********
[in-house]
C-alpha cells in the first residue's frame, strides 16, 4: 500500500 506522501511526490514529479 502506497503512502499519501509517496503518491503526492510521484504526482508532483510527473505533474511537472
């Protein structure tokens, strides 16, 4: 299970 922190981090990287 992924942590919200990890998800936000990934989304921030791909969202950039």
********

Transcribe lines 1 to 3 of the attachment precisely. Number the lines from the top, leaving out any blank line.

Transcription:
[in-house]
C-alpha cells in the first residue's frame, strides 16, 4: 500500500 506522501511526490514529479 502506497503512502499519501509517496503518491503526492510521484504526482508532483510527473505533474511537472
């Protein structure tokens, strides 16, 4: 299970 922190981090990287 992924942590919200990890998800936000990934989304921030791909969202950039």